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blood donation timing and race performance
Red Blood Cells...At A Glance
Summary
* Red blood cells (RBCs) contain hemoglobin, the main constituent that carries oxygen to the muscles during exercise.*1
* The typical male distance runner may have about 10-12 pints of blood, so donating one pint will result an an approximate 8% to 10% decrease in total blood volume, RBCs, and hemoglobin concentration.*1
* Regeneration of the RBCs and hemoglobin concentration may take 4 to 8 weeks, so aerobic endurance performance, which depends on adequate amounts of oxygen, may be impaired during the early stages of recovery from blood donation.*1
* Donating blood may make you feel somewhat more tired during your training runs for about a week but should not impair submaximal running thereafter.*1
* Iron and serum ferritin deficiency can also affect aerobic performance. Iron is necessary for the production of hemoglobin. However, too much iron can damage your organs, so you should not take supplemental iron without consulting a physician who can test and monitor your iron levels.*2
* Training at altitude can actually increase the hemoglobin content of your blood. That is why many of the elite runners either train at altitude or use an altitude simulator.*3

I read an interesting article in Marathon and Beyond about donating blood and race performance. However, please don't let this dissuade you from giving blood. I think it's a very important way to give back to the community. The point of the article was to time your blood donation so that it doesn't impact a race you've trained for all year.

Below is an excerpt from the article*1:

"...Red blood cells (RBCs) contain hemoglobin, the main constituent that carries oxygen to the muscles during exercise. The typical male distance runner may have about 10-12 pints of blood, so donating one pint will result in an approximate 8%-10% decrease in total blood volume, RBCs, and hemoglobin concentration... Regeneration of the RBCs and hemoglobin concentration may take four to eight weeks, so aerobic endurance performance, which depends on adequate amounts of oxygen, may be impaired during the early stages of recovery from blood donation...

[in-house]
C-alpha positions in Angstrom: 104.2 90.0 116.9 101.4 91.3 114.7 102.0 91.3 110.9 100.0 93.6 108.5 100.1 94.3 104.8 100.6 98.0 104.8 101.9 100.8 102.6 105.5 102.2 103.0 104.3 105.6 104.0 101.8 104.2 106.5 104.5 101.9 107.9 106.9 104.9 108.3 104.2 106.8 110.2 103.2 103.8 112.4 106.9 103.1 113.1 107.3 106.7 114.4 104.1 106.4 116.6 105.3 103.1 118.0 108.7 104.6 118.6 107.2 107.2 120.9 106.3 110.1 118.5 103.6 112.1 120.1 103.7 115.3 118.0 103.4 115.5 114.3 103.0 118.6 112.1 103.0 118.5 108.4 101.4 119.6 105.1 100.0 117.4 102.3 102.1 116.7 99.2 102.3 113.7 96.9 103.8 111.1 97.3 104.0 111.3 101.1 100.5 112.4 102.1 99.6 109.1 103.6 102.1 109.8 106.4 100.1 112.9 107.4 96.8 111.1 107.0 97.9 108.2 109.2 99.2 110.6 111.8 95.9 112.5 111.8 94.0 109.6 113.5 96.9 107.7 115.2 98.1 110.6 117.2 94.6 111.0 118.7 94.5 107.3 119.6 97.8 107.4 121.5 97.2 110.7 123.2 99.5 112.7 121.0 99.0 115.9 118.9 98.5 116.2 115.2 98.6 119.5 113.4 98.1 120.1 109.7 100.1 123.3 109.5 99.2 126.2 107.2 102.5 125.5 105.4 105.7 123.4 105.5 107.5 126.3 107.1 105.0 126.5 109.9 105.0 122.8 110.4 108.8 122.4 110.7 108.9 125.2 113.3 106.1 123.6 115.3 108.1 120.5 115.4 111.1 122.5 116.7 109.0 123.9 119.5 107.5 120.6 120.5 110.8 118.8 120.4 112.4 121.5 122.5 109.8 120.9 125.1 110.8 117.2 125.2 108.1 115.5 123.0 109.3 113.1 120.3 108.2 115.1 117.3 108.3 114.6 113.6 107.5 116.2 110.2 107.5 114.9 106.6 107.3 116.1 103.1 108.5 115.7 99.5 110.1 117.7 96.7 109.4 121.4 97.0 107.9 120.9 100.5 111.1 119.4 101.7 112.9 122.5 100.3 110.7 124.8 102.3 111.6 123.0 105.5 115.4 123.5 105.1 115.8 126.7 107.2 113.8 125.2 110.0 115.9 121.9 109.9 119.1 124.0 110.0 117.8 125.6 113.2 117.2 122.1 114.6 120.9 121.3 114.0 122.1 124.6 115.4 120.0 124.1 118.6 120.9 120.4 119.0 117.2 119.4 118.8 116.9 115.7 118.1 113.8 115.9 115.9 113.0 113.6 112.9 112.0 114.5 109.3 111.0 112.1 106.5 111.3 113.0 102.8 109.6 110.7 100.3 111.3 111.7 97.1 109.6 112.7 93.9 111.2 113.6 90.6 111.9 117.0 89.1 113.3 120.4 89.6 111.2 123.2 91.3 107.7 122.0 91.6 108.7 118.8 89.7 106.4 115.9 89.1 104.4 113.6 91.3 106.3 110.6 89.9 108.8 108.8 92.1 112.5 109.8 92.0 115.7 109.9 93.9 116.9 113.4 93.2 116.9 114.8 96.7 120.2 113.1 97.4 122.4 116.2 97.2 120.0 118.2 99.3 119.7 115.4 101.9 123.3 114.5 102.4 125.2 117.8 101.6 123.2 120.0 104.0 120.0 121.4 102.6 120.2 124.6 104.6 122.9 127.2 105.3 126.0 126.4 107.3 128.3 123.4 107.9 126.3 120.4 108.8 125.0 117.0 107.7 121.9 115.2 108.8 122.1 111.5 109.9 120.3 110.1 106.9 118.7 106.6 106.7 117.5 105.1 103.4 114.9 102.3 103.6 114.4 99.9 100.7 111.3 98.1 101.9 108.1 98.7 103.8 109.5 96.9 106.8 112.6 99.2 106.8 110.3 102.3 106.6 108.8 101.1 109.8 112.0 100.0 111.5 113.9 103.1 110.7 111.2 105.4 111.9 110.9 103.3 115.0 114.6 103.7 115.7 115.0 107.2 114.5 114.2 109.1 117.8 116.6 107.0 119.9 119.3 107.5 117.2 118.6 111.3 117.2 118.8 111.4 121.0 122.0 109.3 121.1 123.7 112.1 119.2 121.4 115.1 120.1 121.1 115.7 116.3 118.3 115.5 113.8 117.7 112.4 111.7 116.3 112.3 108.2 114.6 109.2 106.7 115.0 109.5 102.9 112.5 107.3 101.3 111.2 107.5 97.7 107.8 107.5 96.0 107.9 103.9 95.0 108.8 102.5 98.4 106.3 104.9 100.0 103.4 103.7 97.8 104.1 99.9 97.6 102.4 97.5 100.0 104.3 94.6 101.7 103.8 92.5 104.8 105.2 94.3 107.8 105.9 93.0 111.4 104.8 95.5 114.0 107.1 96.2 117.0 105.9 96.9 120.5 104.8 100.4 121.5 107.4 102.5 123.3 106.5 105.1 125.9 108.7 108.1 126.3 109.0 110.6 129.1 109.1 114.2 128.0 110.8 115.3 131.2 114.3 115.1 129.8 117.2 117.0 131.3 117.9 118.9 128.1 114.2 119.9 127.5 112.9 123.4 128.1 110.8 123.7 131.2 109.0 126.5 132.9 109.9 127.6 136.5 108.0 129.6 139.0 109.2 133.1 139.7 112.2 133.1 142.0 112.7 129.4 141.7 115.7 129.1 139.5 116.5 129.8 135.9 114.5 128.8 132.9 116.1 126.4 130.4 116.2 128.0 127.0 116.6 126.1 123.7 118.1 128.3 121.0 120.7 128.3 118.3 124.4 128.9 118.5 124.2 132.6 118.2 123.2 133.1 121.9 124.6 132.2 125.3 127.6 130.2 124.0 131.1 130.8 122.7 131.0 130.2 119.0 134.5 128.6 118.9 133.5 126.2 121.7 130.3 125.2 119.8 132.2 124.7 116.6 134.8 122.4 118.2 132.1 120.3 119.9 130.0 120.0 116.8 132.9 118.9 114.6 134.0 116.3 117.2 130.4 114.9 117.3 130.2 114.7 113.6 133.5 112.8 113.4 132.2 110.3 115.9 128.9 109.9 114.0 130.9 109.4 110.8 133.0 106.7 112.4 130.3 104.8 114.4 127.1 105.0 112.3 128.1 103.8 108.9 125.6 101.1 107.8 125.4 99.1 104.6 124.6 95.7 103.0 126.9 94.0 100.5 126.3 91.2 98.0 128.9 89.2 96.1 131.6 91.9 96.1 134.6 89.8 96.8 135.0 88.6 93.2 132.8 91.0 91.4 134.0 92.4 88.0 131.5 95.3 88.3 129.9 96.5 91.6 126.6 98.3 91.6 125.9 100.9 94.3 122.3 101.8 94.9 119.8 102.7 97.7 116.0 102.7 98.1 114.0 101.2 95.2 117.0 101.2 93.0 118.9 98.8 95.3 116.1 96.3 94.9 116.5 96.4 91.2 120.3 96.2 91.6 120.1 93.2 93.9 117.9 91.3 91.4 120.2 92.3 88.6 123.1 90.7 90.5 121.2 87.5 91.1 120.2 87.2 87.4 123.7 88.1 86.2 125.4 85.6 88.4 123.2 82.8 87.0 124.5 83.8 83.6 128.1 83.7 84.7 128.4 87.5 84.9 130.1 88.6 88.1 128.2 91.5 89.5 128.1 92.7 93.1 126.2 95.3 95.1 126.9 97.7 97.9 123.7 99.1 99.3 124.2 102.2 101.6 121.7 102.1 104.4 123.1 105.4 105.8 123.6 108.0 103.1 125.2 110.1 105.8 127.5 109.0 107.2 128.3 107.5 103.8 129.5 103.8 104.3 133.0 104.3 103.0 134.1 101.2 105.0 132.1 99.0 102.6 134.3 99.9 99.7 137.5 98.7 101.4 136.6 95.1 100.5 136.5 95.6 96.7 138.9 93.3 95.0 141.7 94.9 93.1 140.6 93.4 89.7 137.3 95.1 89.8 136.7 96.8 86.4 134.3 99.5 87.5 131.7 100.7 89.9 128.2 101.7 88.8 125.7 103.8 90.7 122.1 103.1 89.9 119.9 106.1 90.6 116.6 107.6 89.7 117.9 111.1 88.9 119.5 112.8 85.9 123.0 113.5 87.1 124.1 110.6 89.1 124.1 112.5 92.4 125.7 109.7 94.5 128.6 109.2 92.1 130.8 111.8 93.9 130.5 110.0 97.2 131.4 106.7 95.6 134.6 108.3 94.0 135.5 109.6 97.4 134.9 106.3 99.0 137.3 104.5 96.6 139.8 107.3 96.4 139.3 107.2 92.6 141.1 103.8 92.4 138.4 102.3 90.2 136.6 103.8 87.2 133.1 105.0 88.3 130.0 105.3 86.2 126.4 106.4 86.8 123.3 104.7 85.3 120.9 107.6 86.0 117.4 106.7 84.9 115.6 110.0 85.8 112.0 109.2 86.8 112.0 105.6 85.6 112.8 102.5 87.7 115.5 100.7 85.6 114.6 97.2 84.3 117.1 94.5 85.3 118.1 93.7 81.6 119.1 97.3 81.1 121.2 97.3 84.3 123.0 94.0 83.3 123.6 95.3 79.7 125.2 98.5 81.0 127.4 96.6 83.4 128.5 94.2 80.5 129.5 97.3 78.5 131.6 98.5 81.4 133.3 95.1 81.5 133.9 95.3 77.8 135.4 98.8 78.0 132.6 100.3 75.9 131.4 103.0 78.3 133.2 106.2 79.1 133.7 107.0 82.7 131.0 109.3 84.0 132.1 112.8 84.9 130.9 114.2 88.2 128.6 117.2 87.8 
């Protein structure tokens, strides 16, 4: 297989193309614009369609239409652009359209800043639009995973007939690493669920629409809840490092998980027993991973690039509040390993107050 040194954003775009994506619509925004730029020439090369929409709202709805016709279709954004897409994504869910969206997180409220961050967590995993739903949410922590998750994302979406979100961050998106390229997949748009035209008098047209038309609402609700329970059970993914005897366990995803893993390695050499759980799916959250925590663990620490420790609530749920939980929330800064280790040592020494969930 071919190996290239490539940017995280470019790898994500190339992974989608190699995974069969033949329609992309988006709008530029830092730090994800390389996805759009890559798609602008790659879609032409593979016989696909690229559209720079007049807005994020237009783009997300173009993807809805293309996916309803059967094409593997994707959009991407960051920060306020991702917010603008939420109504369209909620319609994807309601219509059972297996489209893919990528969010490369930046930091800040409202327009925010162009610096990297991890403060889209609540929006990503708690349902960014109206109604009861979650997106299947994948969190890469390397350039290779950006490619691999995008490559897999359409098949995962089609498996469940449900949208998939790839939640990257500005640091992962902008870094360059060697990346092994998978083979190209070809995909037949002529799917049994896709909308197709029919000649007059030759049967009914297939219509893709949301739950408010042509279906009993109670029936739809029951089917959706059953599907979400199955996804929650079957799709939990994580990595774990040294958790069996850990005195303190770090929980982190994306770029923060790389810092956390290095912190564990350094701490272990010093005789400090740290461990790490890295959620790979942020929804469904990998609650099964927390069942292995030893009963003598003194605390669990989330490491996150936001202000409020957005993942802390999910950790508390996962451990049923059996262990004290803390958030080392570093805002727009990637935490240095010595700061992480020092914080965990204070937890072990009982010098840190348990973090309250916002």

In essence, if you have an important race on your schedule, you may want to avoid donating blood for 6 to 8 weeks prior to the race...

Donating blood may make you feel somewhat more tired during your training runs for about a week but should not impair submaximal running thereafter."

This is similar to the effects felt with an iron or serum ferritin deficiency. Iron is necessary for the production of hemoglobin. It can be lost through foot strike hemolysis, sweat and urine, GI system, and menstruation. However, too much iron can damage internal organs, so you should not take supplemental iron without consulting a physician who can test and monitor your iron levels.

On the other hand, training at altitude has the opposite effect. That's why many of the elite runners train at altitude. "The primary benefit of altitude training is an increase in the natural production of the hormone erythropoietin (EPO), which increases the hemoglobin content of your blood. Oxygen is transported in your blood attached to hemoglobin. An increase in EPO, therefore, leads to an increase in the oxygen carrying capacity of your blood, which lets more oxygen reach your muscles allowing you to maintain a faster pace." (from Living High and Training Low by Pete Pfitzinger)



*1 Mel Williams (former director of Human Performance Lab at Old Dominion University and member of Marathon and Beyond's Science Advisory Board)
*2 Coach Pete Pfitzinger, M.S. (Running and Rusting Article)
*3 Coach Pete Pfitzinger, M.S. (Living High and Training Low Article)